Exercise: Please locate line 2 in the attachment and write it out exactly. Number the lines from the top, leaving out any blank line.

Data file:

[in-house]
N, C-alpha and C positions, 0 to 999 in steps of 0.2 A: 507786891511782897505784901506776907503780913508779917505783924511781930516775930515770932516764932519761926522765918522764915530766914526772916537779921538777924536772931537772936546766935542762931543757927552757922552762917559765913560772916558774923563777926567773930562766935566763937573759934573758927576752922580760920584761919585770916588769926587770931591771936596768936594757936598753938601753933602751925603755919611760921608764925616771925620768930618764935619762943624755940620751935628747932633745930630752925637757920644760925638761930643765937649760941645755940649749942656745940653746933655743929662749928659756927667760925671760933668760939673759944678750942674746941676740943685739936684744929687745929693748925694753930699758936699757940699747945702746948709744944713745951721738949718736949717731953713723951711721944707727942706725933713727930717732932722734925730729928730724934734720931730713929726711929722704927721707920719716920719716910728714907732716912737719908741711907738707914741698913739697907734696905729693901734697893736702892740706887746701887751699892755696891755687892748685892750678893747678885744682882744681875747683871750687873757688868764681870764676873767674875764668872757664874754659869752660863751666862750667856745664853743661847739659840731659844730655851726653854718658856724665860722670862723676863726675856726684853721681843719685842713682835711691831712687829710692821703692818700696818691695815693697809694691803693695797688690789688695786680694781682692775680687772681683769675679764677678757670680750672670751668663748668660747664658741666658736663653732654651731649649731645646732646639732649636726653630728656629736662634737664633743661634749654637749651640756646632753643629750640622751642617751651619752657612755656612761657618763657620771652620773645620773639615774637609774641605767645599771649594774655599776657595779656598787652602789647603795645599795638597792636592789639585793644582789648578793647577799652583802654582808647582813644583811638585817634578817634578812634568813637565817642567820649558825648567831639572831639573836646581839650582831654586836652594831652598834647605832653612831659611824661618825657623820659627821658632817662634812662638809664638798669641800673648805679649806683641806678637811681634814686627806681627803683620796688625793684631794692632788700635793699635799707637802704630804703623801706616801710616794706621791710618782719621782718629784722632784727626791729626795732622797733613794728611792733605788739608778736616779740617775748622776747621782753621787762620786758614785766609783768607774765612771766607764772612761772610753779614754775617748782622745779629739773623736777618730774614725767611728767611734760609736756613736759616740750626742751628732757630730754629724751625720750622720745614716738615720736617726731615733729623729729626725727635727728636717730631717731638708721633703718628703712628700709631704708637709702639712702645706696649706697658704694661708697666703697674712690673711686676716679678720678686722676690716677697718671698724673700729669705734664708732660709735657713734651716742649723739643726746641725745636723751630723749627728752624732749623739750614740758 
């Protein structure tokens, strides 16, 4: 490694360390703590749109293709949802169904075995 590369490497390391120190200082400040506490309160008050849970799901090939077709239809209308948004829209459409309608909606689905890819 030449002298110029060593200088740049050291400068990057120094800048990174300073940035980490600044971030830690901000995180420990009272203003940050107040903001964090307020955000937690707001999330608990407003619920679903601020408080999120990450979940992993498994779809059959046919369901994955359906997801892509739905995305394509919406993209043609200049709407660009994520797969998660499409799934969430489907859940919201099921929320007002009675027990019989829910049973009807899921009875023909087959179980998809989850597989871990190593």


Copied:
N, C-alpha and C positions, 0 to 999 in steps of 0.2 A: 507786891511782897505784901506776907503780913508779917505783924511781930516775930515770932516764932519761926522765918522764915530766914526772916537779921538777924536772931537772936546766935542762931543757927552757922552762917559765913560772916558774923563777926567773930562766935566763937573759934573758927576752922580760920584761919585770916588769926587770931591771936596768936594757936598753938601753933602751925603755919611760921608764925616771925620768930618764935619762943624755940620751935628747932633745930630752925637757920644760925638761930643765937649760941645755940649749942656745940653746933655743929662749928659756927667760925671760933668760939673759944678750942674746941676740943685739936684744929687745929693748925694753930699758936699757940699747945702746948709744944713745951721738949718736949717731953713723951711721944707727942706725933713727930717732932722734925730729928730724934734720931730713929726711929722704927721707920719716920719716910728714907732716912737719908741711907738707914741698913739697907734696905729693901734697893736702892740706887746701887751699892755696891755687892748685892750678893747678885744682882744681875747683871750687873757688868764681870764676873767674875764668872757664874754659869752660863751666862750667856745664853743661847739659840731659844730655851726653854718658856724665860722670862723676863726675856726684853721681843719685842713682835711691831712687829710692821703692818700696818691695815693697809694691803693695797688690789688695786680694781682692775680687772681683769675679764677678757670680750672670751668663748668660747664658741666658736663653732654651731649649731645646732646639732649636726653630728656629736662634737664633743661634749654637749651640756646632753643629750640622751642617751651619752657612755656612761657618763657620771652620773645620773639615774637609774641605767645599771649594774655599776657595779656598787652602789647603795645599795638597792636592789639585793644582789648578793647577799652583802654582808647582813644583811638585817634578817634578812634568813637565817642567820649558825648567831639572831639573836646581839650582831654586836652594831652598834647605832653612831659611824661618825657623820659627821658632817662634812662638809664638798669641800673648805679649806683641806678637811681634814686627806681627803683620796688625793684631794692632788700635793699635799707637802704630804703623801706616801710616794706621791710618782719621782718629784722632784727626791729626795732622797733613794728611792733605788739608778736616779740617775748622776747621782753621787762620786758614785766609783768607774765612771766607764772612761772610753779614754775617748782622745779629739773623736777618730774614725767611728767611734760609736756613736759616740750626742751628732757630730754629724751625720750622720745614716738615720736617726731615733729623729729626725727635727728636717730631717731638708721633703718628703712628700709631704708637709702639712702645706696649706697658704694661708697666703697674712690673711686676716679678720678686722676690716677697718671698724673700729669705734664708732660709735657713734651716742649723739643726746641725745636723751630723749627728752624732749623739750614740758 